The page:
Female Helicopter Pilots on The Rise
Updated: Nov 11, 2020
Women, historically, have had to fight harder to break into male-dominated fields, and aviation is up there at the top of that list. Today, only a small percentage of pilots are female. Keep reading to learn about the trend-setters who paved the way.
German pilot Hanna Reitsch was the first female helicopter pilot and one of the few pilots to fly the Focke-Achgelis Fa 61, the first fully controllable helicopter (1938), for which she received the Military Flying Medal. Hanna Reitsch’s full history is impressive & fascinating. Here’s a link to learn more:https://www.historynet.com/hanna-reitsch-hitlers-female-test-pilot.htm
In 1954, after 18 days of lessons, Jean Ross Howard Phelan became the 8th American woman, and 13th worldwide, to receive her helicopter accreditation. Almost immediately, she began to contact other female helicopter pilots, and the “Whirly-Girls”, an international organization of women helicopter pilots, was formed in 1955.
Today, the “Whirly Girls” has over 2,000 members from over 44 different countries. In 1930, there were around 200 women pilots but in the next five years there were more than 700. Today that number stands in the 30-thousands…Yet, still, only 7% of certificated pilots (comprises both fixed wing & rotor craft) are women. A long way to go…but making strides.
Here’s the link to their international FaceBook page: https://www.facebook.com/whirlygirlsinternational/
The timeline and history of women who’ve influenced the female-pilot movement is huge & detailed, definitely much more than this blog article has room for. But let’s examine just a few of the other women who set the standard and who continue to further the trend of the female aviator:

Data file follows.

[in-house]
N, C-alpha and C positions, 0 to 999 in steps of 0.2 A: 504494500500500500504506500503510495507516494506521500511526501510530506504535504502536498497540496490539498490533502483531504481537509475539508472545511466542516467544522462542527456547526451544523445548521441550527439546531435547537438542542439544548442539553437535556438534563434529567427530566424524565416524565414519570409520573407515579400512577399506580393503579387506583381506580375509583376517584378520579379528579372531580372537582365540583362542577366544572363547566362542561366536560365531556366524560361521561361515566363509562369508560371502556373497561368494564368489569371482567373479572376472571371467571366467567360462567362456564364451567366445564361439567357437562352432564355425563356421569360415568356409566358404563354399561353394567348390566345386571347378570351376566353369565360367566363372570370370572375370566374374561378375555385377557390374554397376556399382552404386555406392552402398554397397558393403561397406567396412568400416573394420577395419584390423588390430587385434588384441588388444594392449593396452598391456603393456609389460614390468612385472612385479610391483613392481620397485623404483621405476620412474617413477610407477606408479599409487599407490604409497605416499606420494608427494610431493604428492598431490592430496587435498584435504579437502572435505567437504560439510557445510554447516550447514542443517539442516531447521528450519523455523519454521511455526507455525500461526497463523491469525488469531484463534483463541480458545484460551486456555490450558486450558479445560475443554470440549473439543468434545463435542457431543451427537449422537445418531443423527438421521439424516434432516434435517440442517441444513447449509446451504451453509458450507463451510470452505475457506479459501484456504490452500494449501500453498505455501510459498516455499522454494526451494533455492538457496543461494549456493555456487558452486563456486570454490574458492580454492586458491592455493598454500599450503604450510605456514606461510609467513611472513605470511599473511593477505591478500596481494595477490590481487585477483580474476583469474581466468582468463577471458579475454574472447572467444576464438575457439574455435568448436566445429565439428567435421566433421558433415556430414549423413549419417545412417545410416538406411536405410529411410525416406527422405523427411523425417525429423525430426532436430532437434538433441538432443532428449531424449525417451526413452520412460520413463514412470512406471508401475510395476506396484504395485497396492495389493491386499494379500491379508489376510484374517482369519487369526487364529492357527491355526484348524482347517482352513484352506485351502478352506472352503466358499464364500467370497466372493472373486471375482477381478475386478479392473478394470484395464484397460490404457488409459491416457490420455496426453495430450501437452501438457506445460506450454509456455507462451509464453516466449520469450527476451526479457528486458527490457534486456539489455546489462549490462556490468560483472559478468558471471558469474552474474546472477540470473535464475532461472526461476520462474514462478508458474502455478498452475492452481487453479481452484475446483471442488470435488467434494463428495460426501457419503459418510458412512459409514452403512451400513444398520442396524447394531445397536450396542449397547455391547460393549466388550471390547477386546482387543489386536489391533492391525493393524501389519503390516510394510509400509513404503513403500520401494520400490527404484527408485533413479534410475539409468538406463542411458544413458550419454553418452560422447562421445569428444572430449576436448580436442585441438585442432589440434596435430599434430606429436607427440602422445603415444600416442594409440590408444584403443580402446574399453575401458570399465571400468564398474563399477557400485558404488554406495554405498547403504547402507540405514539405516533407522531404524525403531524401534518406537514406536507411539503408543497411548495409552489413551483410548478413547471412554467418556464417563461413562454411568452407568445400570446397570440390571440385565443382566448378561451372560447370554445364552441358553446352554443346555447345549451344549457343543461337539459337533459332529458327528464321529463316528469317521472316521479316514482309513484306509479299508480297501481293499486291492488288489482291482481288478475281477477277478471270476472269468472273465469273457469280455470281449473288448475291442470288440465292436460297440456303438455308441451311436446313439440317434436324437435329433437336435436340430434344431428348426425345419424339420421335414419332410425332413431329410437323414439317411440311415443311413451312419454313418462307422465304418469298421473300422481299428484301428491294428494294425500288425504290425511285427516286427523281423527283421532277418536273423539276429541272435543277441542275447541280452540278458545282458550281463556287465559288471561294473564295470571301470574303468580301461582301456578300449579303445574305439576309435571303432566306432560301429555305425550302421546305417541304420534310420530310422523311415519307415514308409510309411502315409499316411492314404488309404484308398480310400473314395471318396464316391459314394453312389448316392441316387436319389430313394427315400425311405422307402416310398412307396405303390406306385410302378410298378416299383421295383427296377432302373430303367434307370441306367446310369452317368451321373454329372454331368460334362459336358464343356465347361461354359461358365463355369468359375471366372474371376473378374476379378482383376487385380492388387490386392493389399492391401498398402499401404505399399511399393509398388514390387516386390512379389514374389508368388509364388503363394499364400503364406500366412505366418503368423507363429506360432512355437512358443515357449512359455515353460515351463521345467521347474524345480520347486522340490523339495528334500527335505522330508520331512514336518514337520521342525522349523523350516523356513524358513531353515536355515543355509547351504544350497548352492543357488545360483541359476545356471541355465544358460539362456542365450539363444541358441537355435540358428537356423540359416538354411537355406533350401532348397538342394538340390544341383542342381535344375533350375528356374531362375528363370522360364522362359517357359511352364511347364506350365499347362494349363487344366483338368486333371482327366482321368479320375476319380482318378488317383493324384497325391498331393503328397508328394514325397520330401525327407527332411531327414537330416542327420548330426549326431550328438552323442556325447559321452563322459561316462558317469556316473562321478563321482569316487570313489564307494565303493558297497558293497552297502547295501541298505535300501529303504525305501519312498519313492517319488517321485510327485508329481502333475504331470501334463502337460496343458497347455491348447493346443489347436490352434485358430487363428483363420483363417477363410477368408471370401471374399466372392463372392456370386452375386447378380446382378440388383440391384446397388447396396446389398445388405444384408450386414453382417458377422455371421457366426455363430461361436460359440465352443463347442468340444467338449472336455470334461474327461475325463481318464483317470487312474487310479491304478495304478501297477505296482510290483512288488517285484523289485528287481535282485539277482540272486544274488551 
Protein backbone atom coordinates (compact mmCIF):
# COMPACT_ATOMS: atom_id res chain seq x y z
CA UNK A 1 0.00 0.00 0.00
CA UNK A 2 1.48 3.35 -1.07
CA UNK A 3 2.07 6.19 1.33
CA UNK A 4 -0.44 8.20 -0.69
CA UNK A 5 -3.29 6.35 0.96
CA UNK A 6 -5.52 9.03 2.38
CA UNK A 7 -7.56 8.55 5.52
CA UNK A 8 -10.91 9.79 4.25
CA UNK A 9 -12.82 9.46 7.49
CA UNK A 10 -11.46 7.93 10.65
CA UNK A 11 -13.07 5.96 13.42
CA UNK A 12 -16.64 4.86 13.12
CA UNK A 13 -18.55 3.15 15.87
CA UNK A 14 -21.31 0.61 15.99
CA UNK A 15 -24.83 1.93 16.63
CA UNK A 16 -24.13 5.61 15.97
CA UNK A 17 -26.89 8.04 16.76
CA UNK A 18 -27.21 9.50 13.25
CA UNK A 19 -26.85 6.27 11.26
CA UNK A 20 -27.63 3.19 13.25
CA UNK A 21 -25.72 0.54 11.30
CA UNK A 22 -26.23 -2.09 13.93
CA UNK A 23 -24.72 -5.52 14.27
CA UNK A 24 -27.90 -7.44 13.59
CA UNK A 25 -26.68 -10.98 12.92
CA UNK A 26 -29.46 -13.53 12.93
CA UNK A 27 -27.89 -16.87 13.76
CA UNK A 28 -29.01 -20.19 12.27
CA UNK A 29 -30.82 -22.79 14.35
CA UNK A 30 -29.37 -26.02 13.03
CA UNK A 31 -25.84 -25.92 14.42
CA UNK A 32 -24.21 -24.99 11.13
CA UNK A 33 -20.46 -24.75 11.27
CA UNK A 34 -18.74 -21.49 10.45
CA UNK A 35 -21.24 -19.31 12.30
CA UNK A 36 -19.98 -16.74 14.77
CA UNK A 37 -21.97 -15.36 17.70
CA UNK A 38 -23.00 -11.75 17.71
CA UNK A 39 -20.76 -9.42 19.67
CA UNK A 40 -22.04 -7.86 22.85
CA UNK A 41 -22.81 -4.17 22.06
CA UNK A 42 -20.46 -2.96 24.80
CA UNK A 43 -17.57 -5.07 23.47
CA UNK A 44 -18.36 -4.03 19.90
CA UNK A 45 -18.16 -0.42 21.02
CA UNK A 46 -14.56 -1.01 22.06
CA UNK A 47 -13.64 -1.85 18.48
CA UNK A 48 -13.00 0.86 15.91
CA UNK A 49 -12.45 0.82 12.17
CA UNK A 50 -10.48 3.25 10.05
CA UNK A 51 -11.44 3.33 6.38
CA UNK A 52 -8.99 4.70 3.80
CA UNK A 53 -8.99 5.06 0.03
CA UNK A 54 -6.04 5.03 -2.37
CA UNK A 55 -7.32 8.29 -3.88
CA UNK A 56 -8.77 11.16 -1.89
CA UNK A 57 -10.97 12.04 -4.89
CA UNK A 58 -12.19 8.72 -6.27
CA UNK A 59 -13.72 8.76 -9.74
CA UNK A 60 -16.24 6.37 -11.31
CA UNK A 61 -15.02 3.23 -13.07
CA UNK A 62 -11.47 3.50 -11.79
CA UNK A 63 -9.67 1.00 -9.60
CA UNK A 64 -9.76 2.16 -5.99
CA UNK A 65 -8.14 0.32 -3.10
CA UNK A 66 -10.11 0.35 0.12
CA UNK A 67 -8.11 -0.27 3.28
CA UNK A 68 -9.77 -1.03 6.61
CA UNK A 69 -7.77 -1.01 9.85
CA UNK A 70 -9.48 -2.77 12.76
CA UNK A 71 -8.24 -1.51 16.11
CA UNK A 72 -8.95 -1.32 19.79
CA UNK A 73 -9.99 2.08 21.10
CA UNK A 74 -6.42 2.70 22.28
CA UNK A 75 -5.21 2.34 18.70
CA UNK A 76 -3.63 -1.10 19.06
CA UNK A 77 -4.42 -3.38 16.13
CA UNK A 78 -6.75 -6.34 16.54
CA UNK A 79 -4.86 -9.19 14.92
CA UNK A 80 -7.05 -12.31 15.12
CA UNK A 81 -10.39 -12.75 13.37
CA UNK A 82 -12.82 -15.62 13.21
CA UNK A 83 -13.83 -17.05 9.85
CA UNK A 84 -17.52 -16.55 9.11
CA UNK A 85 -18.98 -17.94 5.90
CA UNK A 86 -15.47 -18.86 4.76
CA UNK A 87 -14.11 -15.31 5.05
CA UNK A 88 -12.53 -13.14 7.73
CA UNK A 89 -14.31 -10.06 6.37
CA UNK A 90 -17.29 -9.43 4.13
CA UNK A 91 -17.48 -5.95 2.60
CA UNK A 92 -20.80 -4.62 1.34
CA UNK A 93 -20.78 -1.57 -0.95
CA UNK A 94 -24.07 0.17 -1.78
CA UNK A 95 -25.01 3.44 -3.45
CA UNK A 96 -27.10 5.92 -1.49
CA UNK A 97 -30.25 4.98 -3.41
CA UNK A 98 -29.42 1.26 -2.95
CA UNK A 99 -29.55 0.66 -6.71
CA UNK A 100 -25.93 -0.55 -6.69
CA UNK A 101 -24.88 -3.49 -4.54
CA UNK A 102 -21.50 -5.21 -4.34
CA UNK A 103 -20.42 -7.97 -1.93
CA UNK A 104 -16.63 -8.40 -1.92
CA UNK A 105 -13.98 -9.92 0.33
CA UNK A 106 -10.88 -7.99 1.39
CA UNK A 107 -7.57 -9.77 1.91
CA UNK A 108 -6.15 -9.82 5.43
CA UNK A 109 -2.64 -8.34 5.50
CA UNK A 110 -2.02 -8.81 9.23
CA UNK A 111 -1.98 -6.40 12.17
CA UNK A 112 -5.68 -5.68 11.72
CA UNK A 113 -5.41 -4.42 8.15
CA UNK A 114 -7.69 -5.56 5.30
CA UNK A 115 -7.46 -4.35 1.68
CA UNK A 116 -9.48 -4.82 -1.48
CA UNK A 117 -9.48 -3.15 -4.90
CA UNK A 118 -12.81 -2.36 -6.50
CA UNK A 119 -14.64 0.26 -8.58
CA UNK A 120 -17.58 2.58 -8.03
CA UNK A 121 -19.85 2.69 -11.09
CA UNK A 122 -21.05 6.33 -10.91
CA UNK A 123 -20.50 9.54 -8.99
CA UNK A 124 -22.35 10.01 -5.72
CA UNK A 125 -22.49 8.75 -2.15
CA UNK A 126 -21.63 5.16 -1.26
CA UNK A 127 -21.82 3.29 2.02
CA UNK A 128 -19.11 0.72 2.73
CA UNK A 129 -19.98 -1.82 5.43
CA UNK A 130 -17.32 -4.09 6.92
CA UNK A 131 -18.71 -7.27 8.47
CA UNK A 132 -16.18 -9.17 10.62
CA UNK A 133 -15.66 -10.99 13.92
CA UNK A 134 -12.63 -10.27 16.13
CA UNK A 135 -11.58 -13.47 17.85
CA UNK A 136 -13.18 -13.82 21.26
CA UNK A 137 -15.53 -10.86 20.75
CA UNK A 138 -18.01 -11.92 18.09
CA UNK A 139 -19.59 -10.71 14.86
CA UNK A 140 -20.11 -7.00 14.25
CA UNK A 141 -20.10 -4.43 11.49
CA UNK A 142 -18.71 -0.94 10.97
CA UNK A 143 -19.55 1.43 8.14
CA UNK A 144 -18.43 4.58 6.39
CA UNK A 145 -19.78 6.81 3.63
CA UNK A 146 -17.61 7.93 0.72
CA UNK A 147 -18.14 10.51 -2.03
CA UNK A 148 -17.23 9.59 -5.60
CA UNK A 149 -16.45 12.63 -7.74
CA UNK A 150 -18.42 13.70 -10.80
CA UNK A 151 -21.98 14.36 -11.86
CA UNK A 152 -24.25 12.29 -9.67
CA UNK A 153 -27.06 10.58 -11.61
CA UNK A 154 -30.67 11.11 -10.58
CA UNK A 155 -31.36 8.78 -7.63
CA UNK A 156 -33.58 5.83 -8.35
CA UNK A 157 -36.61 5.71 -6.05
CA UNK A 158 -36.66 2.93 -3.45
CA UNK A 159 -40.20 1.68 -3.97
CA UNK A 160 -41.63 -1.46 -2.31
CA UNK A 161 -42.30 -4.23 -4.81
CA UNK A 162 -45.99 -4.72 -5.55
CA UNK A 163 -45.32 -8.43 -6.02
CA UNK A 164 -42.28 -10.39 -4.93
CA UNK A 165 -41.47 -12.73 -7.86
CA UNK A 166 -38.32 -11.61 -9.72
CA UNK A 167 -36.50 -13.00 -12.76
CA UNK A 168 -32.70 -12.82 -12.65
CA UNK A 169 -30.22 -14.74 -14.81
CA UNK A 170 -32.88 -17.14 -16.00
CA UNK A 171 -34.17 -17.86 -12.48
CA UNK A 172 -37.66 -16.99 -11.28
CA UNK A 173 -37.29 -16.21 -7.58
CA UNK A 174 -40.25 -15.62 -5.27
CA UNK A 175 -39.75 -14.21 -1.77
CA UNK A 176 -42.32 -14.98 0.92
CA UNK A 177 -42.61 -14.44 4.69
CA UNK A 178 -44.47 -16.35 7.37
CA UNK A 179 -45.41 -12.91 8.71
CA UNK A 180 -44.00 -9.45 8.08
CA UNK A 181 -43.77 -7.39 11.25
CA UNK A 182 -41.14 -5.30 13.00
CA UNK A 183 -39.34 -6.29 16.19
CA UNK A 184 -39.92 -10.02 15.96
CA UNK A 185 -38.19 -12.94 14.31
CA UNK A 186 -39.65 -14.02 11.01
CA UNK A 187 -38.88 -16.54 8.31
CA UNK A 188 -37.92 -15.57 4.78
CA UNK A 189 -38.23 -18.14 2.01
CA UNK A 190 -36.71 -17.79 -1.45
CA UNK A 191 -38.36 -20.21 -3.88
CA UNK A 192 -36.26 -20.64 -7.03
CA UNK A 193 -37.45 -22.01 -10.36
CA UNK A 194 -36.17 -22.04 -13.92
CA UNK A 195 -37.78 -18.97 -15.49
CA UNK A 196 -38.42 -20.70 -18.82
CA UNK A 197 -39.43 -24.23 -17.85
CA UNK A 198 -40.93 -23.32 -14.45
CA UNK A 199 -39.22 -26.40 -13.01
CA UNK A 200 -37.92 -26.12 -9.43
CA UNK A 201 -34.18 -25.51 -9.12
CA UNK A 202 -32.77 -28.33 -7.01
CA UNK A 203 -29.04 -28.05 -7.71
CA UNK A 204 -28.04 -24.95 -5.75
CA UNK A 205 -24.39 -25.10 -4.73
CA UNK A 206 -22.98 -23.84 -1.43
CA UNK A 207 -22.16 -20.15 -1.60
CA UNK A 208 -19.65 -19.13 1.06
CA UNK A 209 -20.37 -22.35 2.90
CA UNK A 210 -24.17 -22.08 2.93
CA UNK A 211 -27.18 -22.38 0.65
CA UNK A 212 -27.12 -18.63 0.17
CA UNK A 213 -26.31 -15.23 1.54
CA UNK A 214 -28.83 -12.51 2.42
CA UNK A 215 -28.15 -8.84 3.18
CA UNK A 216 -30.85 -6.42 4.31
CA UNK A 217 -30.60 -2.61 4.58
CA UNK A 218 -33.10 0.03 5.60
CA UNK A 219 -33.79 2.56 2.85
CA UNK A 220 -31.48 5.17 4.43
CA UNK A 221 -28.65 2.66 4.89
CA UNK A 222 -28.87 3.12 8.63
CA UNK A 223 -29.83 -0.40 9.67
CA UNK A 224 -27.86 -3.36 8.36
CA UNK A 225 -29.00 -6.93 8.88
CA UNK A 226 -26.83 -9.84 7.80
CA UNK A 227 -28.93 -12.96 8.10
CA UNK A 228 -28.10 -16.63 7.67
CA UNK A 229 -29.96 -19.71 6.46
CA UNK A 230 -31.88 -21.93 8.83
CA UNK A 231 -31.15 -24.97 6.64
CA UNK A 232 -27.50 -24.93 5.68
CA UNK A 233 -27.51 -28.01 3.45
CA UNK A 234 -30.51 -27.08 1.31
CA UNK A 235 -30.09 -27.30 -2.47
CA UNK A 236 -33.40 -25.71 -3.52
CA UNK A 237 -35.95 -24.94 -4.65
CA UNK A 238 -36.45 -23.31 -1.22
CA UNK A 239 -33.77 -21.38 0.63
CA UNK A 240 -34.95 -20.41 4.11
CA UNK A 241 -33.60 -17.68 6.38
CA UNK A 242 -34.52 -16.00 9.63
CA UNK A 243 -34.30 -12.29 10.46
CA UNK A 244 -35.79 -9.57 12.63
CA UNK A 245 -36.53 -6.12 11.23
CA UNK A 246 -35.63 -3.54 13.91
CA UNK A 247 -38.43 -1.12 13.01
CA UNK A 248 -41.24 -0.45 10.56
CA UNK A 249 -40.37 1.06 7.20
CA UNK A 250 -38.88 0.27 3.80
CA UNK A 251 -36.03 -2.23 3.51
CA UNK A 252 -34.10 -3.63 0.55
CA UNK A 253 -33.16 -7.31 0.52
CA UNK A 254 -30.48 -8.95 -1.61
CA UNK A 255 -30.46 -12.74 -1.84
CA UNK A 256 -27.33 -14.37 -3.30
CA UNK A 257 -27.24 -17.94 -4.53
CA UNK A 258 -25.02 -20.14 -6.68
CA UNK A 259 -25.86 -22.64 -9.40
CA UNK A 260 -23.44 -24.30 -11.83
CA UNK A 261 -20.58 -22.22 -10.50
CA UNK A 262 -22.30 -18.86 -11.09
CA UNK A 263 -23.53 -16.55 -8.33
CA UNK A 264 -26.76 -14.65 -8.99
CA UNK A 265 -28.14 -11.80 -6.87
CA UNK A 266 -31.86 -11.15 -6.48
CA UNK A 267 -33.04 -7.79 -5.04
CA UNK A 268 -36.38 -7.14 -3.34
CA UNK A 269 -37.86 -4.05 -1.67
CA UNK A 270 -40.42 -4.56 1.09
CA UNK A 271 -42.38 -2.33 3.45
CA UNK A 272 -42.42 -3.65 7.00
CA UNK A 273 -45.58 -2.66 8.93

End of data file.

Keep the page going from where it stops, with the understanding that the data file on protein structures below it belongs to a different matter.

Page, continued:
Who is the first female who comes to your mind? Chances are high that it’s Amelia Earhart. It’s true she became the first woman to make a solo flight in a plane across the Atlantic Ocean, and the first person ever to fly solo from Hawaii to the U.S. mainland.
And as mentioned above, there’s Whirly Girl member #1, Hanna Reitsch, the first woman in the world to fly a helicopter.
In 2009 at Fort Myers, VA, members of "Freedom Team Salute" honored retired Col. Sally D. Murphy, the Army's first female helicopter pilot. Thousands followed her lead and now serve our country piloting helicopters in all branches of the military.
Col. Sally D. Murphy, the U.S. Army's first female helicopter pilot.
Desiree Horton is the only female fire department helicopter pilot in California. While there are over 320,000 firefighters nationwide, only 4% are women, according to the U.S. Department of Labor. As the only female, she had to wear male flight suits since they did not have any for women. Horton, who has been flying since the age of 19, said the job can be tough since her voice is recognizable among the male voices.
A “Female Aviators” General Timeline:
1910: A French woman named Elise Raymonde de Laroche becomes the first licensed female pilot.
1911: Harriet Quimby becomes the first American woman to earn her pilot’s license. She is the first woman to fly at night and the first woman to fly solo over the English Channel.